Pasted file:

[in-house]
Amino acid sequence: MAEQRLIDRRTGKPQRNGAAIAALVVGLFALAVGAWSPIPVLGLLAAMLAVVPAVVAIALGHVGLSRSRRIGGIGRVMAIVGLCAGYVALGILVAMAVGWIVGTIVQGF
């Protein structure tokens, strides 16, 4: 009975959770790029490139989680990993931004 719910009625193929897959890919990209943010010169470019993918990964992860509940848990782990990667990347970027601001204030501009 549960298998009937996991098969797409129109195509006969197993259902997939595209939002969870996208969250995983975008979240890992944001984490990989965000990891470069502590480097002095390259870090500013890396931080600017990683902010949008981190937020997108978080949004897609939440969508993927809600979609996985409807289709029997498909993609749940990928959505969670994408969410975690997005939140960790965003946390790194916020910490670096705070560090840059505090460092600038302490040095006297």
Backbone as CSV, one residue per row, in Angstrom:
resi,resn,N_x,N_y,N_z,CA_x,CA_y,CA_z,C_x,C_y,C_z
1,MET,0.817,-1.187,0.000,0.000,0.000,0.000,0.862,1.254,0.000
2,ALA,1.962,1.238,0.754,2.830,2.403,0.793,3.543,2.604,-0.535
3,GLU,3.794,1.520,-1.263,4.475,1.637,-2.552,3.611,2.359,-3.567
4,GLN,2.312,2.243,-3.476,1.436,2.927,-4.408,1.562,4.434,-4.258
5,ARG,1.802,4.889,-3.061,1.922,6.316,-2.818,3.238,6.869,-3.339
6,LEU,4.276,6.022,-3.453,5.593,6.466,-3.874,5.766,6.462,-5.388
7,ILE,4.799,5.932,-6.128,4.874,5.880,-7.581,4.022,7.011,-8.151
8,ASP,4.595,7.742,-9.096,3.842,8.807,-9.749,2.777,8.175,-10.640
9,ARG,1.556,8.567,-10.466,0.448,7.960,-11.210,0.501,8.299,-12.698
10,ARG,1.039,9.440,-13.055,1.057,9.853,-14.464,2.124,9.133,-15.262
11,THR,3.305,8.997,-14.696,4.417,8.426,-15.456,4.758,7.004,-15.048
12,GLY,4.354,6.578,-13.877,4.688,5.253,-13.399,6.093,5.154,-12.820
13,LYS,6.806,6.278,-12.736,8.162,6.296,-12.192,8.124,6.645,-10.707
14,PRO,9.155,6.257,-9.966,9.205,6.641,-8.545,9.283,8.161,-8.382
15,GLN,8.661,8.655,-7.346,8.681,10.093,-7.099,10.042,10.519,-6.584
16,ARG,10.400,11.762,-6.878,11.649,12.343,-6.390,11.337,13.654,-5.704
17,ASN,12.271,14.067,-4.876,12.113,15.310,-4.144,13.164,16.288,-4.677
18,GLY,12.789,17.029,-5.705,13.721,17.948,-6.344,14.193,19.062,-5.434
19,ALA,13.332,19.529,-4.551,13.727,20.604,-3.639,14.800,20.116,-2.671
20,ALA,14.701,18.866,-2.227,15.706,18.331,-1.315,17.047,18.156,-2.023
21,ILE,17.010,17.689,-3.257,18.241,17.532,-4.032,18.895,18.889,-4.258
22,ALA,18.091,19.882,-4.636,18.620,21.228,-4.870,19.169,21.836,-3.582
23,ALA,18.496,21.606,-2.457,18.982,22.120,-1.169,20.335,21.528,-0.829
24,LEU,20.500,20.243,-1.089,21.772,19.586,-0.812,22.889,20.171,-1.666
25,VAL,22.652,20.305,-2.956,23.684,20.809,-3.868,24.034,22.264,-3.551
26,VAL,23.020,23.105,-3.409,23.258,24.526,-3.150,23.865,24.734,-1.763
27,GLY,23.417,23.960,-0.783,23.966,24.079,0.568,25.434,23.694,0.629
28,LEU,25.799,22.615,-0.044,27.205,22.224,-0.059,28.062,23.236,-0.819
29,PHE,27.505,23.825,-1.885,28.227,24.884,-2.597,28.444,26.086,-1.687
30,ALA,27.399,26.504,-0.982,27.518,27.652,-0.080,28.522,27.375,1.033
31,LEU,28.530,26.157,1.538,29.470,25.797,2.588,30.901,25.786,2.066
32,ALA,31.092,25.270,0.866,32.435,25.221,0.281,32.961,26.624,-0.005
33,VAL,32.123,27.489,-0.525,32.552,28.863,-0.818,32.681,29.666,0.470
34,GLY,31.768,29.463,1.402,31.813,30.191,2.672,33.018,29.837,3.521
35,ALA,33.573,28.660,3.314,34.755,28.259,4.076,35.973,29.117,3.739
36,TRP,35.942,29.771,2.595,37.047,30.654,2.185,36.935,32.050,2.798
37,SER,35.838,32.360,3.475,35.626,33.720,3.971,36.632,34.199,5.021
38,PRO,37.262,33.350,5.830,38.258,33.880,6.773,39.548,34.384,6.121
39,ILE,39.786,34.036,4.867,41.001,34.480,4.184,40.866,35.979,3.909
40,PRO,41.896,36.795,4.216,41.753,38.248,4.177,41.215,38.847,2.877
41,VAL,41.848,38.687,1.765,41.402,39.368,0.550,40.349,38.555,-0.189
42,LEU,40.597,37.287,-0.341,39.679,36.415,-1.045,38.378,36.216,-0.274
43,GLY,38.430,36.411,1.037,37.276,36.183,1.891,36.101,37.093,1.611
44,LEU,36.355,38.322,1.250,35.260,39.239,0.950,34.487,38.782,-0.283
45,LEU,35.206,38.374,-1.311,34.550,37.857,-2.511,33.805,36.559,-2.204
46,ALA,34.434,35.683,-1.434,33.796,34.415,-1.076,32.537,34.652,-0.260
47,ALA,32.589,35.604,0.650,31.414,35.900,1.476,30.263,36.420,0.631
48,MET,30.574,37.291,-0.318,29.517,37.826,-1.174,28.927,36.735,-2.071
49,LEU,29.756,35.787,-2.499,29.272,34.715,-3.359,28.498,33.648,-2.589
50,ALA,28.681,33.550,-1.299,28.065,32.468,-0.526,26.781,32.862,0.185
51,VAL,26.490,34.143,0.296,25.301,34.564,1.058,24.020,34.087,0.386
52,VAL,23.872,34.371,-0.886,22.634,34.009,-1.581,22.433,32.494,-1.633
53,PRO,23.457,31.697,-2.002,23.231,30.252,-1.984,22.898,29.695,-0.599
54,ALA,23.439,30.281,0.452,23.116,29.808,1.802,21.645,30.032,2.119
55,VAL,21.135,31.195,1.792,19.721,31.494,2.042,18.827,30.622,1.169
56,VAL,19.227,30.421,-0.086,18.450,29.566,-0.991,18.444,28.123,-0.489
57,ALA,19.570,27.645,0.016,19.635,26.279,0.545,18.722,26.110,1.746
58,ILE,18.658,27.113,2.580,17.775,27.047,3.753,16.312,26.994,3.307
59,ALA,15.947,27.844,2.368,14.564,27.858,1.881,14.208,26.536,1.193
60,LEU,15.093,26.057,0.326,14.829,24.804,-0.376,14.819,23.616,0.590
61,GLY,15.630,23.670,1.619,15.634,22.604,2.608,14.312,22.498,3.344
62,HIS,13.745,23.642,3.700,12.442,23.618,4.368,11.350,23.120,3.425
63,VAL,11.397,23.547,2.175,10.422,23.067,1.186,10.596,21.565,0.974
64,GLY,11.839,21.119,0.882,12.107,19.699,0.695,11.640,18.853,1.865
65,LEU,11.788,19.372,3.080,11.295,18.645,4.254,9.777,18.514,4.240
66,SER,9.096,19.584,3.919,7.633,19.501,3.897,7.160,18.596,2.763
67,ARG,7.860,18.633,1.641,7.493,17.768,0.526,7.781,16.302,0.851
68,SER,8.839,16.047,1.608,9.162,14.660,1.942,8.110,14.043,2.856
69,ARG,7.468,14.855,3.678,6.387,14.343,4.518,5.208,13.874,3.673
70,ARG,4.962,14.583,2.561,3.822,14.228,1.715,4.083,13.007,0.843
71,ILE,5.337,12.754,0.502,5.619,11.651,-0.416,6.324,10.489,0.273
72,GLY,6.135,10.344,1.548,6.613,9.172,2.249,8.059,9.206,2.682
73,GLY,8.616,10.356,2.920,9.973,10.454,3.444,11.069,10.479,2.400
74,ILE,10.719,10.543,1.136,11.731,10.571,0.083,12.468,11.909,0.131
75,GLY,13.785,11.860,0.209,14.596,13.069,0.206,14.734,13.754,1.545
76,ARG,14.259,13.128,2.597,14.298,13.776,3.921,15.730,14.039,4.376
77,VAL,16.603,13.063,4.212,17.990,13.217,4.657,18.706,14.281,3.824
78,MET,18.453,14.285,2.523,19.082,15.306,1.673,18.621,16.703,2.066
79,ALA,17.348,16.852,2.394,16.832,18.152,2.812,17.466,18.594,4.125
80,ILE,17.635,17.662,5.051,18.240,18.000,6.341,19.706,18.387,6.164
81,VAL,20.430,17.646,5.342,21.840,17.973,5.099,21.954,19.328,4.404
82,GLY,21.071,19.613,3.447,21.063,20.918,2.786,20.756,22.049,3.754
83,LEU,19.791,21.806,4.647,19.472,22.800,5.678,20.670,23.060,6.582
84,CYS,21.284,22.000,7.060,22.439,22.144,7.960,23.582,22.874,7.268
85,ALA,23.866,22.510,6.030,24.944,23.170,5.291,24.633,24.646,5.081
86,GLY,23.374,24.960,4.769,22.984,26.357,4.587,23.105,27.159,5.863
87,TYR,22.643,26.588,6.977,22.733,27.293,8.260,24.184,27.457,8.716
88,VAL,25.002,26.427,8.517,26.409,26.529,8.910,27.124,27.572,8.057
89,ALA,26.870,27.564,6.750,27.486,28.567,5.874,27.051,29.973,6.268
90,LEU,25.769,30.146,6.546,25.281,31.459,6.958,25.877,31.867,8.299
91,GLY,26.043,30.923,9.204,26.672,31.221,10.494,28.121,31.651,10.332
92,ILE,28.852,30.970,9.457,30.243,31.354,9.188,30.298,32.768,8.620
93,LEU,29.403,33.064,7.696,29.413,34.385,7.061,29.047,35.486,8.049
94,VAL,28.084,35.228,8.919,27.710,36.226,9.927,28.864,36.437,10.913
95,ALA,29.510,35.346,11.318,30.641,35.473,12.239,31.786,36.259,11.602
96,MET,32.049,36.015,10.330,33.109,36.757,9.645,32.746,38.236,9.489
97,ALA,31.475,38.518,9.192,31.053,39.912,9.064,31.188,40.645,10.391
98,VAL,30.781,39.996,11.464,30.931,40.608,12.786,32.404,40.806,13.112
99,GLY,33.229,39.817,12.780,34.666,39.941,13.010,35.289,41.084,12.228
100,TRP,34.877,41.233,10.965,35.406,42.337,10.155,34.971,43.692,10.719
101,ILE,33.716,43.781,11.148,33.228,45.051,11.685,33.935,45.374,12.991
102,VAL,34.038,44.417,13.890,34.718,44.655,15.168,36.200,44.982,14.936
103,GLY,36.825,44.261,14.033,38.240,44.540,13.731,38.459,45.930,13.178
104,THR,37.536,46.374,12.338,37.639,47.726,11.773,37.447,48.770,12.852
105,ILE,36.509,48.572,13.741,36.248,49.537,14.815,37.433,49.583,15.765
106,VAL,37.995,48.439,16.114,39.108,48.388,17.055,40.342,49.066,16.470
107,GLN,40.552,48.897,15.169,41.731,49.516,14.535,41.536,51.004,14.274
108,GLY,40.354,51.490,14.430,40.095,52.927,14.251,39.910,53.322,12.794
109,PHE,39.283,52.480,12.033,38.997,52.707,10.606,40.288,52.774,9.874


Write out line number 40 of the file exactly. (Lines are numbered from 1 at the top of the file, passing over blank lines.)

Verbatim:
35,ALA,33.573,28.660,3.314,34.755,28.259,4.076,35.973,29.117,3.739